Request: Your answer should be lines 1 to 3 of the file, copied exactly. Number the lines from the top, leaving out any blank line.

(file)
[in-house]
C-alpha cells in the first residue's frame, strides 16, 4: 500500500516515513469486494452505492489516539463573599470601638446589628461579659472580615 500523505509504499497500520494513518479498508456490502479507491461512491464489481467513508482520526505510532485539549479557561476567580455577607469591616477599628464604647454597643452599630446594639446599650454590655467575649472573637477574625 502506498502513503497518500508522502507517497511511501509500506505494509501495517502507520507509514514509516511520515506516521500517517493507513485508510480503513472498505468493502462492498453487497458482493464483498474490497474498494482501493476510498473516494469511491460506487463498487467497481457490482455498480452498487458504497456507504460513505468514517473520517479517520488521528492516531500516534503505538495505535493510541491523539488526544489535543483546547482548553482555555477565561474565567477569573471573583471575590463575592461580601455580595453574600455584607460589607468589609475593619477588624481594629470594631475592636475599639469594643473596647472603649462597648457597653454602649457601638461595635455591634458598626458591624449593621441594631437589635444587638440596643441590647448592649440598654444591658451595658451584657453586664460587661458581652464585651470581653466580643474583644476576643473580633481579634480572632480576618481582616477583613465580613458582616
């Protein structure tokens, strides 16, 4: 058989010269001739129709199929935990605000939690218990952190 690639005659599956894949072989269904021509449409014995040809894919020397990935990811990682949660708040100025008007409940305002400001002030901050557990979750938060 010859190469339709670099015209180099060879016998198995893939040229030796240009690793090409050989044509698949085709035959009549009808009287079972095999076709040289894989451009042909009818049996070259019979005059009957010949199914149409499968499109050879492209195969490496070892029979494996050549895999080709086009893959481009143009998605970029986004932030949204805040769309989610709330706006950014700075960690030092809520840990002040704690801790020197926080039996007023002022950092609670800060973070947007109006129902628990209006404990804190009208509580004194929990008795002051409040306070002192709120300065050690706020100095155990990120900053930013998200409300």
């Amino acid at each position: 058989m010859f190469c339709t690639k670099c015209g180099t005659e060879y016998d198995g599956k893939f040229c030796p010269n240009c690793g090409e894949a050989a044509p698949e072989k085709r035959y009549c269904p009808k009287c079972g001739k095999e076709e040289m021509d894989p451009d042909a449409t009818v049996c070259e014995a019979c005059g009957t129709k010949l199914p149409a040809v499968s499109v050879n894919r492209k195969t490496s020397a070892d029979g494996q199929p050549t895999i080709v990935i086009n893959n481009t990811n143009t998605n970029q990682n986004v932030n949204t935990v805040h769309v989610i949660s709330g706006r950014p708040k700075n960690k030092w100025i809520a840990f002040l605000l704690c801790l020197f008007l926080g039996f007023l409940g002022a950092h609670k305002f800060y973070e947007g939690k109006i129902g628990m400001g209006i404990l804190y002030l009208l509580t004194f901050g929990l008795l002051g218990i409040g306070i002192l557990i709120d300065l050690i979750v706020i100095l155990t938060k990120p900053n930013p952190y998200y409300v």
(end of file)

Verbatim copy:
[in-house]
C-alpha cells in the first residue's frame, strides 16, 4: 500500500516515513469486494452505492489516539463573599470601638446589628461579659472580615 500523505509504499497500520494513518479498508456490502479507491461512491464489481467513508482520526505510532485539549479557561476567580455577607469591616477599628464604647454597643452599630446594639446599650454590655467575649472573637477574625 502506498502513503497518500508522502507517497511511501509500506505494509501495517502507520507509514514509516511520515506516521500517517493507513485508510480503513472498505468493502462492498453487497458482493464483498474490497474498494482501493476510498473516494469511491460506487463498487467497481457490482455498480452498487458504497456507504460513505468514517473520517479517520488521528492516531500516534503505538495505535493510541491523539488526544489535543483546547482548553482555555477565561474565567477569573471573583471575590463575592461580601455580595453574600455584607460589607468589609475593619477588624481594629470594631475592636475599639469594643473596647472603649462597648457597653454602649457601638461595635455591634458598626458591624449593621441594631437589635444587638440596643441590647448592649440598654444591658451595658451584657453586664460587661458581652464585651470581653466580643474583644476576643473580633481579634480572632480576618481582616477583613465580613458582616
């Protein structure tokens, strides 16, 4: 058989010269001739129709199929935990605000939690218990952190 690639005659599956894949072989269904021509449409014995040809894919020397990935990811990682949660708040100025008007409940305002400001002030901050557990979750938060 010859190469339709670099015209180099060879016998198995893939040229030796240009690793090409050989044509698949085709035959009549009808009287079972095999076709040289894989451009042909009818049996070259019979005059009957010949199914149409499968499109050879492209195969490496070892029979494996050549895999080709086009893959481009143009998605970029986004932030949204805040769309989610709330706006950014700075960690030092809520840990002040704690801790020197926080039996007023002022950092609670800060973070947007109006129902628990209006404990804190009208509580004194929990008795002051409040306070002192709120300065050690706020100095155990990120900053930013998200409300």